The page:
By Opportunity Zone Expo Staff
Opportunity beacons for investors looking to financially back distressed and low-income U.S. communities. The federal government is incentivizing such ventures through its Tax Cuts and Jobs Acts of 2017, which offers financial perks to those who support “qualified opportunity zone” (QOZ) regions.
The IRS recently proposed regulations to help clarify the rules, but those looking to invest in a qualified opportunity fund (QOF) should first turn to experts for help, says RealCrowd chief executive Adam Hooper.
“Technically, all one has to do is self-certify that the fund will be operating in a manner consistent with the (QOZ and QOF) regulations as proposed by the Treasury,” he says.
An eligible corporation or partnership can self-certify by filing an IRS Form 8896 along with its federal income tax return. The IRS notes that the documents must be returned promptly, while taking extensions into account.
“In practice, there are many nuances that need to be considered and it will definitely be essential to partner with a competent tax advisor who understands the full breadth of the regulations to make sure that the fund is in compliance.”
There are several requirements a QOF needs to meet to in compliance and avoid any penalties, Hooper says. For instance, investments must be made into business property located within state-designated opportunity zones. As well, 90 percent of a fund’s assets must be invested in a QOF property.
He says investors should take several factors into account when deciding whether a QOF is right for them.
“Making sure that the QOF is set up and structured correctly from the start is going to be very important, along with ensuring ongoing compliance with the regulations,” says Hooper.
Tax benefits are divided into three parts.
“The deferral of payment for the capital gains tax that would otherwise be due from the recognition of that gain until the end of 2026, or when the investors stake in the QOF is sold,” Hooper says. “Second is a step up of the basis for that investment of gain of 10 percent if the QOF investment is held for five years, and an additional five percent step up in basis if that investment is held for an additional two years. Note that to get the full benefit of that 15 percent step up in basis the investor has to contribute that gain to a QOF by the end of 2019.”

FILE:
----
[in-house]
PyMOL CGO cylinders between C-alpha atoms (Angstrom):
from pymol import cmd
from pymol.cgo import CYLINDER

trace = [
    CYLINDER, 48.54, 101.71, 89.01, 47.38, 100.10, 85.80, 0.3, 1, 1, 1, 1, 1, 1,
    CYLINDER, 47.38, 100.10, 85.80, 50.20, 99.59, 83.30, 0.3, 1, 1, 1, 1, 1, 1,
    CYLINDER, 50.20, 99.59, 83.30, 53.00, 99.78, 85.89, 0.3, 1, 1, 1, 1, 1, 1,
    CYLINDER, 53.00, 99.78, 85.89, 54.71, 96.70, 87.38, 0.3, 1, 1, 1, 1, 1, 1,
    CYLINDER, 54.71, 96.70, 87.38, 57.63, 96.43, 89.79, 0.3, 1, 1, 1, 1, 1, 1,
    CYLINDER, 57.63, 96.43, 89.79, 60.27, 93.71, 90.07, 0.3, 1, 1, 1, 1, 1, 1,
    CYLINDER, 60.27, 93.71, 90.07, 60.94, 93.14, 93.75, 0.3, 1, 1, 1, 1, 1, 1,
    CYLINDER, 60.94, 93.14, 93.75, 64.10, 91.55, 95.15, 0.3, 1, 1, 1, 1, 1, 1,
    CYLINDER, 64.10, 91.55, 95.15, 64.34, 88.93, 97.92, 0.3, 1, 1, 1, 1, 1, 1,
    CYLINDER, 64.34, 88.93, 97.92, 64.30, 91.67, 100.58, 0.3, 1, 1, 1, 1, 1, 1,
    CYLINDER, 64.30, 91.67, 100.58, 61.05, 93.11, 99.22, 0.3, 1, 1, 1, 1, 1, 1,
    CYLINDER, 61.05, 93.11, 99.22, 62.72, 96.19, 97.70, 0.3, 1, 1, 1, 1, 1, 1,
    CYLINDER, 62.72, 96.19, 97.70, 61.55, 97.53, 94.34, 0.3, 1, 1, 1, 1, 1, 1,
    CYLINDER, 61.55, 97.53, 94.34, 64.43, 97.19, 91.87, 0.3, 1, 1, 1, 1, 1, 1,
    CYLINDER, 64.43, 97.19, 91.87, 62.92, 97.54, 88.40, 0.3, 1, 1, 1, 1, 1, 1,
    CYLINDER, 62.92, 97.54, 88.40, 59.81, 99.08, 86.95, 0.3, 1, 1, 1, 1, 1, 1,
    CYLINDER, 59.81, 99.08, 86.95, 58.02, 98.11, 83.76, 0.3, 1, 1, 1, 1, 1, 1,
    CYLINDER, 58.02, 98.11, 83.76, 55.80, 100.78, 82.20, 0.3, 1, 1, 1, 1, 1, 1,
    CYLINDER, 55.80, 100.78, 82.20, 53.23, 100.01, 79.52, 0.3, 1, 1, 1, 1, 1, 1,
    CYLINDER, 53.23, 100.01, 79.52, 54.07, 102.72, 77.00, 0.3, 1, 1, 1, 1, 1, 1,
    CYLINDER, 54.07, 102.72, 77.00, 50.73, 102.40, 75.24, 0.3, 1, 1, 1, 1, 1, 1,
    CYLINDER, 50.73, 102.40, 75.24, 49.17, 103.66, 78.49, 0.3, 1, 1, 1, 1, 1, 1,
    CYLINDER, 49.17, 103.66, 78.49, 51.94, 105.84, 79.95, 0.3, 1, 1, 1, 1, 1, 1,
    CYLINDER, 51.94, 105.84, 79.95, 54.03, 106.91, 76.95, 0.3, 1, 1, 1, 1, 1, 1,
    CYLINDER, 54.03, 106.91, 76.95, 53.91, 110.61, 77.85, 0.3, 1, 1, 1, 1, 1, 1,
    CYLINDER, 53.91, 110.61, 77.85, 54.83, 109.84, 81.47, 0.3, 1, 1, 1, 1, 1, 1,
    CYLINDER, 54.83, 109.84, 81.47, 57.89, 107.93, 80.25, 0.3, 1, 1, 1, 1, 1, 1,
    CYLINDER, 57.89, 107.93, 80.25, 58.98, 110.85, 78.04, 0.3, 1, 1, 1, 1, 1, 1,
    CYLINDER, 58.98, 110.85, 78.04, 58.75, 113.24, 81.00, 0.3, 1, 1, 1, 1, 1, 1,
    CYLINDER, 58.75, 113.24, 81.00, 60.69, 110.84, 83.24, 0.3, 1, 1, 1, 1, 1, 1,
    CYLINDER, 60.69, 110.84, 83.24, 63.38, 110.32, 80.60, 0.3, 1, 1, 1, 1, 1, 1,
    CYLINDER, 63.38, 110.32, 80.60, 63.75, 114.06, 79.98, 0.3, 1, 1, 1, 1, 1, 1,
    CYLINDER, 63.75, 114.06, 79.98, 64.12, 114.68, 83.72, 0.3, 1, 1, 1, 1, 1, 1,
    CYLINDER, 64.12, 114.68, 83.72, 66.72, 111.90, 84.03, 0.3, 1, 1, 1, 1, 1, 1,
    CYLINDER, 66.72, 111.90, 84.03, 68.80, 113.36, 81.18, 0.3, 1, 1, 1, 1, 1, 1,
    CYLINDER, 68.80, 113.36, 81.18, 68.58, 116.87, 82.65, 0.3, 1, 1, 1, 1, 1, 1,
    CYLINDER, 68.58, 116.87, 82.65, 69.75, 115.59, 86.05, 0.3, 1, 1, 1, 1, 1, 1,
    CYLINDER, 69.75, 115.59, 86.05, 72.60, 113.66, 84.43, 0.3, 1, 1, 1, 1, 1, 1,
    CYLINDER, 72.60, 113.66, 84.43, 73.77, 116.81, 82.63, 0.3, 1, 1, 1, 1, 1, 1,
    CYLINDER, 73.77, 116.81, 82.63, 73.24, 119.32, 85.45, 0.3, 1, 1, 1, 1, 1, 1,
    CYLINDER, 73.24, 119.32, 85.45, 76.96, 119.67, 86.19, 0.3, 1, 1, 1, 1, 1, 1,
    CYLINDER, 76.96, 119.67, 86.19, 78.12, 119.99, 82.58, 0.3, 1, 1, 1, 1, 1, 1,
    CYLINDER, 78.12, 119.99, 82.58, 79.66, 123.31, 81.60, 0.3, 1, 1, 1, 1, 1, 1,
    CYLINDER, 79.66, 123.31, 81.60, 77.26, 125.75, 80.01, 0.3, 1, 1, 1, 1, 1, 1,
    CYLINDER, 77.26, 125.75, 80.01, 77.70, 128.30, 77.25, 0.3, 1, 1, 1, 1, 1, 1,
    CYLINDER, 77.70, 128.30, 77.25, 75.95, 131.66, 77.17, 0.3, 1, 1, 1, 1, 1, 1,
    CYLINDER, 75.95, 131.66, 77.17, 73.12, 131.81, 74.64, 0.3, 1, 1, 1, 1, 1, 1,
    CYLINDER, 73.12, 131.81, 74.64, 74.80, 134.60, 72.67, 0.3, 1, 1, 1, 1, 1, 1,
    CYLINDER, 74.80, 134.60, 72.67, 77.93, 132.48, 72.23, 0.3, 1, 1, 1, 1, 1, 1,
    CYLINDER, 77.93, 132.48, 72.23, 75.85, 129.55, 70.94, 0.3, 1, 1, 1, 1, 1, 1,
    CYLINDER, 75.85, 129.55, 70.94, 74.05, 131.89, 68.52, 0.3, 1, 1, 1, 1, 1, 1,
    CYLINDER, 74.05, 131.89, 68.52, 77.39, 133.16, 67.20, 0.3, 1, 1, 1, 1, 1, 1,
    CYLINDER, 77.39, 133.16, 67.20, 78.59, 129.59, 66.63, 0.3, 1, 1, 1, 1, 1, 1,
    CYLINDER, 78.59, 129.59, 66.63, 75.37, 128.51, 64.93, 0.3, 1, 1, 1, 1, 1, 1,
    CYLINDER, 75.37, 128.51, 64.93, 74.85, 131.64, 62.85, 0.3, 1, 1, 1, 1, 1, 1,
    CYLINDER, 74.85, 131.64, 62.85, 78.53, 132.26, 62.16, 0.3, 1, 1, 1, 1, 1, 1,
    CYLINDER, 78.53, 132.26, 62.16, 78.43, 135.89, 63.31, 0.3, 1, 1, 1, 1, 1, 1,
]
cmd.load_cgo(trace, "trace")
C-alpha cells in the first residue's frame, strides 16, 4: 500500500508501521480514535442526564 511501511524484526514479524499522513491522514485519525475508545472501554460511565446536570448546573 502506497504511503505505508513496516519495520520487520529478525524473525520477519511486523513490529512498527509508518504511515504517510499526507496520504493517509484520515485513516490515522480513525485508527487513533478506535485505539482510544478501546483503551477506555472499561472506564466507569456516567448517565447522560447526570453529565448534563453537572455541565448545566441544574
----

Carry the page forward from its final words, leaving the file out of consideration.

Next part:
The final benefit is an exemption on capital gains tax for all appreciation of value from the QOF if the investor holds their investment for at least 10 years.
Before creating a QOF, investors should also consider the type of property they wish to invest in, says Kosmont Companies chief executive Larry Kosmont. A QOF must invest 90 percent of its assets in QOZ property through opportunity zone stock, partnership interest, or business property.
“They need to identify their preferred project type,” says Kosmont, who founded his real estate, financial advisory and economic development services firm in 1986. “They will also need to match that with properties available for sale in approved opportunity zones.”
Before making a move, investors should mull an opportunity fund’s ability to meet compliance requirements and the desired geography.
“As with any investment, the fund needs to define its goals and priorities,” Kosmont says. “The caution here is that there are tests associated with capital held by the fund. A fund should not accept capital from investors until they have a plan for investing that capital.”
Investors considering to form an OZ fund should also consider whether they can deploy resources quickly, adds USC Sol Price School of Public Policy professor Gary Dean Painter.